My connection with the next work is based on a personal experience that happened while living in New York City. Two months ago, the world lost an angel on Earth. He was like a grandfather I never had. Having known him for more than 7 years, I grew even closer to him after moving to the city where he worked and having the chance to visit him every week. He helped me acclimate to the city, and through his grace and kindness he showed me what it meant to be a good person. The fear and anxiety you feel when you may never see your loved ones again is reflected in Ludwig van Beethoven’s (1770-1827) Sonata No.26 in E flat major Op.81a. In 1809, the French troops invaded Vienna. Beethoven’s dear friend, patron and student, Archduke Rudolf von Habsburg-Lothringen of Austria had to flee the city and Beethoven feared that he may never see his friend again. He wrote this sonata around this time in three movements, respectively titled “Das Lebewohl (The Farewell)”, “Abwesenheit (The Absence)” and “Das Wiedersehen (The Return)”. He referred to this work as a character sonata, meaning that it is not so much program music, but rather an expression of his state of mind. The first movement opens with a horn call, signifying longing and isolation. The whole movement shows Beethoven’s agitation from his friend’s departure; the coming absence of Archduke Rudolph created anxiety within Beethoven, and he yearned for his friend’s return. This is followed by the most heart-rending musical depiction of his agony over his friend’s absence in the second movement shown through the abundance of dotted rhythms and chromaticism in the harmony; the etherial major key sections seem to reflect brief moments of remembrance of the past. After all the anguish and worries, Beethoven is finally released from it in the third movement, signifying the return of Archduke Rudolph.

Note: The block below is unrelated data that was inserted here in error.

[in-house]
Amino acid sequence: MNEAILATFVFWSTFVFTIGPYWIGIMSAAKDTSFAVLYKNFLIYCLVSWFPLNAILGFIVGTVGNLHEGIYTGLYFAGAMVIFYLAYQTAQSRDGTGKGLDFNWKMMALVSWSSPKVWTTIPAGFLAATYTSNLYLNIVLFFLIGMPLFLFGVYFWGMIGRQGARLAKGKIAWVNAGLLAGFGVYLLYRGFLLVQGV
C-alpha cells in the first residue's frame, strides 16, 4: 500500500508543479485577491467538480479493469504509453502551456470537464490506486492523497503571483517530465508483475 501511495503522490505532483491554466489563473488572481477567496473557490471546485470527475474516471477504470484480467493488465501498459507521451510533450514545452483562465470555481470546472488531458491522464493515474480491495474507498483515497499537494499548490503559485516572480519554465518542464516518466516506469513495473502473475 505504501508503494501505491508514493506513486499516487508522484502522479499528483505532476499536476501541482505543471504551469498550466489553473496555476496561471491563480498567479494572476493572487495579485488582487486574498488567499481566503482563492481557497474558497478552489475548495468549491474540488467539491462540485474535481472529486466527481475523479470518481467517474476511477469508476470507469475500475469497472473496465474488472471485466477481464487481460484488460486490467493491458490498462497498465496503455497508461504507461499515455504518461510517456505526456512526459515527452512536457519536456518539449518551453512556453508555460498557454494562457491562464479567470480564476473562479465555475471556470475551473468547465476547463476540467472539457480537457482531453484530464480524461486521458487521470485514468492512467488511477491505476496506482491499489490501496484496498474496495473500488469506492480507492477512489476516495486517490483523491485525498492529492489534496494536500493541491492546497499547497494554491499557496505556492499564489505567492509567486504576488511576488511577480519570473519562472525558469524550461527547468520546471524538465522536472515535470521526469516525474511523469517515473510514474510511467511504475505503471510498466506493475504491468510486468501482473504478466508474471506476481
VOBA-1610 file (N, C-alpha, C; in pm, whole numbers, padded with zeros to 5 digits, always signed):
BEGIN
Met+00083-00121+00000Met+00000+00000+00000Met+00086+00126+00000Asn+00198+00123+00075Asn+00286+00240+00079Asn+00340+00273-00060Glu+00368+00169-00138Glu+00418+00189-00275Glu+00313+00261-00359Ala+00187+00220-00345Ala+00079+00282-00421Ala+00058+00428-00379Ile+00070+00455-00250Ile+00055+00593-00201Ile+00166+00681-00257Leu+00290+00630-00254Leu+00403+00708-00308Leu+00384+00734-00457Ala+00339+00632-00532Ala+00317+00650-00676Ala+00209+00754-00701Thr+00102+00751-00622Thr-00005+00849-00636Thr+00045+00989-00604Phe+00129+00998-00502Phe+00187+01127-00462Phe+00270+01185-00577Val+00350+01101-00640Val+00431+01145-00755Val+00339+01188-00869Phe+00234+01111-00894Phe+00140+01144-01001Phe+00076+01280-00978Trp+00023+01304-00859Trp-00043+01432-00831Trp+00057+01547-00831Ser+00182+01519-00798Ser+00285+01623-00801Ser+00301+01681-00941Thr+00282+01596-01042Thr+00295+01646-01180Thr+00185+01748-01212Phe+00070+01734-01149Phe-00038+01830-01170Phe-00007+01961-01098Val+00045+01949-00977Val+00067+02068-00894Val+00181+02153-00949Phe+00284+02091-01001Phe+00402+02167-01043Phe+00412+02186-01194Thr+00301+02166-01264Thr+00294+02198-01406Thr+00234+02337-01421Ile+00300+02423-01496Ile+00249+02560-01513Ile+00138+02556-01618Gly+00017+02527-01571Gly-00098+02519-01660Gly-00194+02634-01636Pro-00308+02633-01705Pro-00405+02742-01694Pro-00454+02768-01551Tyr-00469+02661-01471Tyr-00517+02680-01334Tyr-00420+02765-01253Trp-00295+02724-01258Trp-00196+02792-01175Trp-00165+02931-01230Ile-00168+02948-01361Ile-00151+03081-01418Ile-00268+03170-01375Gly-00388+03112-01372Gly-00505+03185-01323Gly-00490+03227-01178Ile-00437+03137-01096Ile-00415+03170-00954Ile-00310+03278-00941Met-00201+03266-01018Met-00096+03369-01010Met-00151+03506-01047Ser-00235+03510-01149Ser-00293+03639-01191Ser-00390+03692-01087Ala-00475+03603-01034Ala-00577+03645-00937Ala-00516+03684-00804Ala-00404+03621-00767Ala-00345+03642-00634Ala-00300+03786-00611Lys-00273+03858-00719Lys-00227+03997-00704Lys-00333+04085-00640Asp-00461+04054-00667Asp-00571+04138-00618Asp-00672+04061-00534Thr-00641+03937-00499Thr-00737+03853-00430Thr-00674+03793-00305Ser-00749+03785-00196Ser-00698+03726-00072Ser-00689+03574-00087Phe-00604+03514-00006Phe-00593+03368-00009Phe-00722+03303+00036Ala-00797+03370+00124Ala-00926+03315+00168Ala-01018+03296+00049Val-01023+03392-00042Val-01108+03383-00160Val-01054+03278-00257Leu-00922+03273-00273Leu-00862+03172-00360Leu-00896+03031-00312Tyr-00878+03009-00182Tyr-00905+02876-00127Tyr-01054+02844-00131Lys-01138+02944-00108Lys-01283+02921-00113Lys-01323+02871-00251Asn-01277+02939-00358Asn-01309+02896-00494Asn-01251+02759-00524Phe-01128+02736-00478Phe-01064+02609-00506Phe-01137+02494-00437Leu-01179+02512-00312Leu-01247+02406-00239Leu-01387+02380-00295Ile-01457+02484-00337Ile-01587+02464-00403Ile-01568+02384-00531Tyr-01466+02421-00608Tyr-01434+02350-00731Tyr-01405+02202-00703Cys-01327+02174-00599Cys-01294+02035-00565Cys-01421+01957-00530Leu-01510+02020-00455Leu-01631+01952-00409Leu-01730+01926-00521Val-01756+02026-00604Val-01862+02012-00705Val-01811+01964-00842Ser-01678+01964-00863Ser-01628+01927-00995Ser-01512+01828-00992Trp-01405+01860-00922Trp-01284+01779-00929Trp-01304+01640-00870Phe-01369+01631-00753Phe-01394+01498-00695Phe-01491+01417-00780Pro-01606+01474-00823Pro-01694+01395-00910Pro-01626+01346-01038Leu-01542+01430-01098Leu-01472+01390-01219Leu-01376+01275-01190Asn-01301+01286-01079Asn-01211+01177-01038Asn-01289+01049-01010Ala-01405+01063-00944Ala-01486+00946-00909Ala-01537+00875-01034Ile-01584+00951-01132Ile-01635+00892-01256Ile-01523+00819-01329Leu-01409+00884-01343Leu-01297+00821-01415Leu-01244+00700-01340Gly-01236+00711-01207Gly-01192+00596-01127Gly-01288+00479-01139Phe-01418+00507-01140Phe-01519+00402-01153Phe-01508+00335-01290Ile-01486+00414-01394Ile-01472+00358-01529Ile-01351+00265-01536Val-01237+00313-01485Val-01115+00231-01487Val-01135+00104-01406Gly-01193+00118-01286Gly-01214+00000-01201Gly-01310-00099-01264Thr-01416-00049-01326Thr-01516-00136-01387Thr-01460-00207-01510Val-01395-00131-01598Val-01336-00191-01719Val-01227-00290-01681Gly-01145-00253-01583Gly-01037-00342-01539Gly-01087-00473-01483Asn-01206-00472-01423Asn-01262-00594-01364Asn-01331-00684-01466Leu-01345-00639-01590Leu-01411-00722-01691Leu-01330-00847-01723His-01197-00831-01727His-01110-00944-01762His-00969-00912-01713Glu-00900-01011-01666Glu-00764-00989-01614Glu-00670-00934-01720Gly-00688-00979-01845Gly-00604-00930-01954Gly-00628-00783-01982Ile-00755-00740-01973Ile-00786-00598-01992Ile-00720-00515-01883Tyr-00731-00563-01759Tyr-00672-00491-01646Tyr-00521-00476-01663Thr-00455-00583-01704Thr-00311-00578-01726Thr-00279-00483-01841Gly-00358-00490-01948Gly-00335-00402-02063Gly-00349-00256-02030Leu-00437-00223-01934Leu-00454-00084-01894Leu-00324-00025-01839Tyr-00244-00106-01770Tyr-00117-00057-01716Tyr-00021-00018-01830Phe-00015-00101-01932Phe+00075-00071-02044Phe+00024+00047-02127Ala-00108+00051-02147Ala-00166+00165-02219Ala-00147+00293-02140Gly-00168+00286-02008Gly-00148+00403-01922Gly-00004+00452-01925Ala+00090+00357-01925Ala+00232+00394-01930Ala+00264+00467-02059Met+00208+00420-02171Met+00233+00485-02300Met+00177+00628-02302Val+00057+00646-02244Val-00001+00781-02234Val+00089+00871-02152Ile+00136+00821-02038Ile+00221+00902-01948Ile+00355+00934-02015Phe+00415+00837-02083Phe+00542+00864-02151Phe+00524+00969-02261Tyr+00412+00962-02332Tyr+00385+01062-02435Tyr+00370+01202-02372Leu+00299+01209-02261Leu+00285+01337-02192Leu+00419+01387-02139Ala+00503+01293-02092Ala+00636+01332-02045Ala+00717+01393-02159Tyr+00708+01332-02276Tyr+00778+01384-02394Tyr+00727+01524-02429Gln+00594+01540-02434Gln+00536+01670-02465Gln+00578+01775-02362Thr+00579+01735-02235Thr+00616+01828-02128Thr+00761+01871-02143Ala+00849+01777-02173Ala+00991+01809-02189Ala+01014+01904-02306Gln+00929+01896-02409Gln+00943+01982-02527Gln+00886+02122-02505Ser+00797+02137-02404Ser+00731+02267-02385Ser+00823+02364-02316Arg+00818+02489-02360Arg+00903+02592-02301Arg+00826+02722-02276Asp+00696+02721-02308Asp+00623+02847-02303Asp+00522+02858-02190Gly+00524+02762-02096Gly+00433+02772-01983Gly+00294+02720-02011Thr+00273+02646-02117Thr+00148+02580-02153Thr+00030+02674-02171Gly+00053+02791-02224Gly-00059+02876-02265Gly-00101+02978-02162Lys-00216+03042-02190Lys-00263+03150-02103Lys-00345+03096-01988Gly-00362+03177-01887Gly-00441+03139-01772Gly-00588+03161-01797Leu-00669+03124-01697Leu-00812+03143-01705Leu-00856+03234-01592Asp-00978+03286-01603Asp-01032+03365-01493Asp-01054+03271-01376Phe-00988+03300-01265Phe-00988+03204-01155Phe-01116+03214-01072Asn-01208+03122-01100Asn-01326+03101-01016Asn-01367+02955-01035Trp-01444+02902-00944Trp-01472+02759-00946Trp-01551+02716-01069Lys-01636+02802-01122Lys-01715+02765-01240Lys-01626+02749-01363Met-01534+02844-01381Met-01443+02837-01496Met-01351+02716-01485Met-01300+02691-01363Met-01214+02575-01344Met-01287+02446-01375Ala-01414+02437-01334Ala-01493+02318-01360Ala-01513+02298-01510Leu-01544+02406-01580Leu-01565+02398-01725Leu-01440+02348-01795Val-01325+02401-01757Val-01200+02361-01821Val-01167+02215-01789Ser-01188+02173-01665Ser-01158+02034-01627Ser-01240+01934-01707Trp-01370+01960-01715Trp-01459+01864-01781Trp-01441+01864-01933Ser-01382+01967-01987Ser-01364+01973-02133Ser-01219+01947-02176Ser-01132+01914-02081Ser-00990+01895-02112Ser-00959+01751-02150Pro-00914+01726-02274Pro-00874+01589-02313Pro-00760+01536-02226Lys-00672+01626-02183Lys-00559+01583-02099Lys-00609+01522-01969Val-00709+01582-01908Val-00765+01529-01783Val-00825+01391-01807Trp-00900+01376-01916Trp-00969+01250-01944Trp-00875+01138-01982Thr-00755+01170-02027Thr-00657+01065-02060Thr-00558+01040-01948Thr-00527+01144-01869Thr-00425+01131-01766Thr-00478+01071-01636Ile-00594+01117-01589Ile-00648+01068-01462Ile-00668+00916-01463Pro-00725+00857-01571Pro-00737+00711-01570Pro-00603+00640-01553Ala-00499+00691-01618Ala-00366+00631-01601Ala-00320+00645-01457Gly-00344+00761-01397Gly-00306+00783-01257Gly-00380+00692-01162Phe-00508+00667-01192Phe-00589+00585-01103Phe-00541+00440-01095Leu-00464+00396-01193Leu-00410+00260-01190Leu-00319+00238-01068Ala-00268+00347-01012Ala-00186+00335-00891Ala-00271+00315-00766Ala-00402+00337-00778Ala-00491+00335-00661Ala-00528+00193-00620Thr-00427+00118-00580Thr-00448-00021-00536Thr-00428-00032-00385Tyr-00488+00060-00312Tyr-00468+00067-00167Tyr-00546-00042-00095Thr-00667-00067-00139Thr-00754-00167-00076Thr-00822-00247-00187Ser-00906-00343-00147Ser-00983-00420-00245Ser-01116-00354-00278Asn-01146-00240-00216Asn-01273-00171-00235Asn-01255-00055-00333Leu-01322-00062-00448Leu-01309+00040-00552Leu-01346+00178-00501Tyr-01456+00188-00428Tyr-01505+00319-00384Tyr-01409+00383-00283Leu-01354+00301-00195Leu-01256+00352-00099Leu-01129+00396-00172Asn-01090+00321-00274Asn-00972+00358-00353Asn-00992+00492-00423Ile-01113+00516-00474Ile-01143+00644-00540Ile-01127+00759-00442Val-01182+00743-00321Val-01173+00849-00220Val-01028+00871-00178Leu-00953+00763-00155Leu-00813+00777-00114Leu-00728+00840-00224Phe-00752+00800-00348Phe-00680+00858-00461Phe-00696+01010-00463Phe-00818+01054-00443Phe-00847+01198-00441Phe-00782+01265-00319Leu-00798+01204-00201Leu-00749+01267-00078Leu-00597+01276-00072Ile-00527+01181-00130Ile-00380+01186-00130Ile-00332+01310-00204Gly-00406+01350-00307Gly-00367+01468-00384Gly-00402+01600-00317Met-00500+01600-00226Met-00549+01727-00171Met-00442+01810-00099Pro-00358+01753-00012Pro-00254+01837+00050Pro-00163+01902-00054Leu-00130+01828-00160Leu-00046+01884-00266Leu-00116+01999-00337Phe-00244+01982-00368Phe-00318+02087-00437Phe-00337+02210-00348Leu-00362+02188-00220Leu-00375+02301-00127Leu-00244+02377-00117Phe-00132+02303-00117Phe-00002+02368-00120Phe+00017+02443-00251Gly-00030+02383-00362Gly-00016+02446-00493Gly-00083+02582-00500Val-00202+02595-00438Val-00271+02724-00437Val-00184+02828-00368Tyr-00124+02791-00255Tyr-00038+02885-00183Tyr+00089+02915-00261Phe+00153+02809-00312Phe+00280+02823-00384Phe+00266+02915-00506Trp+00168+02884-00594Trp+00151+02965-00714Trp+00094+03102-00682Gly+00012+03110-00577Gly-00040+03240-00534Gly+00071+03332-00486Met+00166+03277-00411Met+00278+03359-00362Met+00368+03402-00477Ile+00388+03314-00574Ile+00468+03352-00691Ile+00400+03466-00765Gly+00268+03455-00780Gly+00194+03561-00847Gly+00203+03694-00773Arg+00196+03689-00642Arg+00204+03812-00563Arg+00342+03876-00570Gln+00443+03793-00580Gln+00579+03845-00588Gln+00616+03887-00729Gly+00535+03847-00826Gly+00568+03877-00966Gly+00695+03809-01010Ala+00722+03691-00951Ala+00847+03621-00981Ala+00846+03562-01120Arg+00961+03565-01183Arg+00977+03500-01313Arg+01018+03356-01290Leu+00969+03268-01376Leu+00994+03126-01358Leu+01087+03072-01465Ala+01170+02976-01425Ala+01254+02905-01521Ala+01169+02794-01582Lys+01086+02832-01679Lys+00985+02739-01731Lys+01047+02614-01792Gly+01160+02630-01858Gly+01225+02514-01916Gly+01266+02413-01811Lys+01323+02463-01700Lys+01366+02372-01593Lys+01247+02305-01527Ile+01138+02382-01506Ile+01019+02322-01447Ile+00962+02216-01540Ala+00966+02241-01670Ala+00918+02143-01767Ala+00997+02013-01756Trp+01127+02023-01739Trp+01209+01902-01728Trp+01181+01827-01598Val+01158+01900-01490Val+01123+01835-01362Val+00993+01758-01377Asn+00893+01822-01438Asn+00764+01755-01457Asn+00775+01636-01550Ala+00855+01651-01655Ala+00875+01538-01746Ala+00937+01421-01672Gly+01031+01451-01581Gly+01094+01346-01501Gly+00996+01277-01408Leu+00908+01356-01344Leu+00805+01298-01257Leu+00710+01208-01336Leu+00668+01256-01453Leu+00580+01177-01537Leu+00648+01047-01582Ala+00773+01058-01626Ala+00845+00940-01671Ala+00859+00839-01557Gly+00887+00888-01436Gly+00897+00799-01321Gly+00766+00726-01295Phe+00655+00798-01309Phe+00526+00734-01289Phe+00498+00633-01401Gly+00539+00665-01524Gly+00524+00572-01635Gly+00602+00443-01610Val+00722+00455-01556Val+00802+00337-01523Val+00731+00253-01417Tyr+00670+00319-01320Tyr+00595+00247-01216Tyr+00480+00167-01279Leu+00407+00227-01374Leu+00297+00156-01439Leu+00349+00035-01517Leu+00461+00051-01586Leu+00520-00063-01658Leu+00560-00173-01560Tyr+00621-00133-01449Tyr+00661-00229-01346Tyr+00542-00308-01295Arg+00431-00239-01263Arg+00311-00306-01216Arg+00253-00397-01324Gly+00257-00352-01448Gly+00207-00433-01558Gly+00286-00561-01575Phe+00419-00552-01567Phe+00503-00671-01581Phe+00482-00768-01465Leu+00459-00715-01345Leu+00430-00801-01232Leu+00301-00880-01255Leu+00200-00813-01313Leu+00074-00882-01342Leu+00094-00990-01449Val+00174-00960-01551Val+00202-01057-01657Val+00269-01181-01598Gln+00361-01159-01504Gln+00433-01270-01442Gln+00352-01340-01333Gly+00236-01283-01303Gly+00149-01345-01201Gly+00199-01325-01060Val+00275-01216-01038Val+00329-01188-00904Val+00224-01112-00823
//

I have heard many people tell me, “If you can make it in New York, you can make it anywhere.” At first I never knew what people meant by this. New York is just like any other city, I thought. After moving here, I slowly began to understand it. It is tough to live in New York City. The living cost is expensive, the job market is extremely competitive, efficiency is everything. With the pressure of being a New Yorker, I often find myself having to put up a front in order to look less vulnerable. We tend to wear masks in order to protect our insecurities. Robert Schumann’s(1810-1856) Carnaval Op. 9 is centered around the idea of a masked ball, an inspiration that came from Schumann’s favorite novelist Jean Paul’s “Flegeljahre" (The Awkward Age). In the last scene of the novel, the two main characters, Walt and Vult, who were twin brothers with completely opposite personalities, took turns dancing with Vina, a woman they both fell in love during a masquerade ball. In order to find out who Vina was in love with, the two brothers hid behind the same mask to trick Vina into thinking that she was dancing with the same person the whole night. Schumann suffered from schizophrenia which resulted in alternating episodes of hypomania, depression and exaltation. This caused him to have delusional ideas and manifested a split-personalities which is reflected in his music. In Carnaval, Schumann created a fictional universe in which all his characters are presented with conflicting aspects to their personalities, showing the constant struggles between the decisions of being true to oneself and disguising oneself.